Brought to you with support fromDesigned with community and connectivity in mind, Populous has recently completed an amphitheater and flex field adjacent to the Jacksonville Jaguars’ professional football stadium. The project, named Daily’s Place, is the first amphitheater integrated with an NFL stadium in the country. With the grounds of the stadium active only a handful of times per year, the project is a response to a desire to activate the stadium area beyond football season with training events, concerts, festivals, and more. Two column-free large event spaces—composed of more than 80-percent fabric and steel—were delivered under a close collaboration between design and engineering teams. The entire facility is covered under one all-encompassing PTFE roof system manufactured by advanced polymer technology company Saint-Gobain. The composite membrane, called SHEERFILL, is made of fiberglass and polytetrafluoroethylene (PTFE) typically used as a permanent tensioned membrane structure in sports, transportation, retail, and specialty markets. Design, engineering and fabrication teams used the software in an unconventional way to blur the lines between design and detailing with construction and fabrication modeling. Populous consulted with Walter P. Moore, an international A/E firm, who provided envelope and facade engineering expertise. Erik Verboon, Principal at Walter P. Moore, said the project was very fast pacing, involving a "fluid" digital process. "This could have only been completed under a close collaboration with Populous and a digital workflow that we both harnessed." Design and construction models were shared back and forth between the design and engineering teams, involving an iterative series or Rhino and Grasshopper models. While Populous managed the formal strategy of the project, Walter P. Moore worked through model analysis and optimization that involved engineering and form-finding techniques. The facade involves a series of "V" shaped perimeter columns set inboard from the exterior envelope. The materiality of the skin began as polycarbonate panels, but evolved into an open mesh PTFE fabric to save steel tonnage that the smaller more rigid polycarbonate panels would have required. Above, an undulating roof of Daily’s Place passively cools the interior of the facility by controlling air movement. The resulting “roofscape” integrates LED lighting to highlight its wavelike form, introducing a customizable aesthetic element that can be adjusted dependent on programming. As a result of the scheduling of the project, ordering of the steel framework was on a critical path, however, the sizing and detailing of the steel was highly dependent upon the configuration of the PTFE fabric. Due to this, Verboon said the engineering of the system relied on "coupled models" which dynamically take both structural requirements of the PTFE fabric and steel framing into consideration, producing an optimized, efficient design. "The steel was based on loads of the fabric, and the fabric was based on the geometry of the steel. The two materials were intrinsically linked." (Courtesy Populous).One of the most challenging aspects of the detailing of the building envelope was the location of the roof membrane, which sits below long span trusses. The positioning of the membrane produced translucent ghosted effect, softening the visual impact of the structure, but resulted in detailing challenges with necessary penetrations from steel rail supports and the perimeter structure. At these columns, a unique "top hat" detail, involving a circular flange surrounding a steel drum, developed to ensure a watertight connection.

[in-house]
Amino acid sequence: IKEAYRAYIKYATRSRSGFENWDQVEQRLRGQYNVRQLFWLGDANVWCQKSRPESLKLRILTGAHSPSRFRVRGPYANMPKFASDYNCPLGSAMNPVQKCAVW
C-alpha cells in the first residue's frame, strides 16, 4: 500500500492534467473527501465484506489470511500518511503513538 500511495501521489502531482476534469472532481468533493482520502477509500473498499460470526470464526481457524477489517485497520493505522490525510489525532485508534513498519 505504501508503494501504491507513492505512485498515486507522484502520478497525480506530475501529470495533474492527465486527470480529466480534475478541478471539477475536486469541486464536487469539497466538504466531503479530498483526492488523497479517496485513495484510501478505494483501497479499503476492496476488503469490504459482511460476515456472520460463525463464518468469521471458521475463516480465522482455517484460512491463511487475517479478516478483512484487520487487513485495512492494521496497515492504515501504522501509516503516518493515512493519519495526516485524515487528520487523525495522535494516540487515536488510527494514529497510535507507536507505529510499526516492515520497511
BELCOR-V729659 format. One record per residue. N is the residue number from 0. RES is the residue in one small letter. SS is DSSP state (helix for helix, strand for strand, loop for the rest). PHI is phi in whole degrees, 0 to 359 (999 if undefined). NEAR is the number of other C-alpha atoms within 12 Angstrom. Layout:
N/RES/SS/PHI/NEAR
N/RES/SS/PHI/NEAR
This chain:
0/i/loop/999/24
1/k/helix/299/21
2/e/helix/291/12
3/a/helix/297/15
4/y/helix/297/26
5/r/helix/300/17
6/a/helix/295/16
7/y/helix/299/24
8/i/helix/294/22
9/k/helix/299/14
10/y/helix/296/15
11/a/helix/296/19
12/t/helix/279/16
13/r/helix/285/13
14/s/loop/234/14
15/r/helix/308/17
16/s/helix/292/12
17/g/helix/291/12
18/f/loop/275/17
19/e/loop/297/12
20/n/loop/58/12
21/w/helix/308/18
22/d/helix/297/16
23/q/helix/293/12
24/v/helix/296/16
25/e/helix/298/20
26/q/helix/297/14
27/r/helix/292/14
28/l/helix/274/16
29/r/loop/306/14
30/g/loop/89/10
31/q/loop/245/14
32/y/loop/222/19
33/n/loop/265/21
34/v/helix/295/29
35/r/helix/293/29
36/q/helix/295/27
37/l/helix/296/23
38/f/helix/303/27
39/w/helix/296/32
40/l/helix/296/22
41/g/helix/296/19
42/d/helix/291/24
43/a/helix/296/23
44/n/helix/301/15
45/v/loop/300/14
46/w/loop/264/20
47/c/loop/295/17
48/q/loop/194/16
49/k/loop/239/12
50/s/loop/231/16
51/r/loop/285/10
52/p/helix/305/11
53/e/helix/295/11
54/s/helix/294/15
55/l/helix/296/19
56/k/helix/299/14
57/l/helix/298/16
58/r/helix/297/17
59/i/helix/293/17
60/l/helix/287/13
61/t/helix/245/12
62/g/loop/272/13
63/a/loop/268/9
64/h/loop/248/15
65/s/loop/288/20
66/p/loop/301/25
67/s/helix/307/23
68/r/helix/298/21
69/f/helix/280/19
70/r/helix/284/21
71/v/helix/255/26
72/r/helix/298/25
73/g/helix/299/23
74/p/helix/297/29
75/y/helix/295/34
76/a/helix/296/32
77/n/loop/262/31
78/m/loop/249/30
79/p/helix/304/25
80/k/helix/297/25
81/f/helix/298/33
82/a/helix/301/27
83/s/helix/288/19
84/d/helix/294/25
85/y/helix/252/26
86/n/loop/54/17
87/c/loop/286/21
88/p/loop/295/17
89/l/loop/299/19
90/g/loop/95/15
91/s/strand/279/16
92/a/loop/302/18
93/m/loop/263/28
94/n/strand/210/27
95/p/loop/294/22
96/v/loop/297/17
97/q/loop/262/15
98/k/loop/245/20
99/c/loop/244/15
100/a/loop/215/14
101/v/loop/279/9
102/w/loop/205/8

Posts tagged with "Walter P. Moore":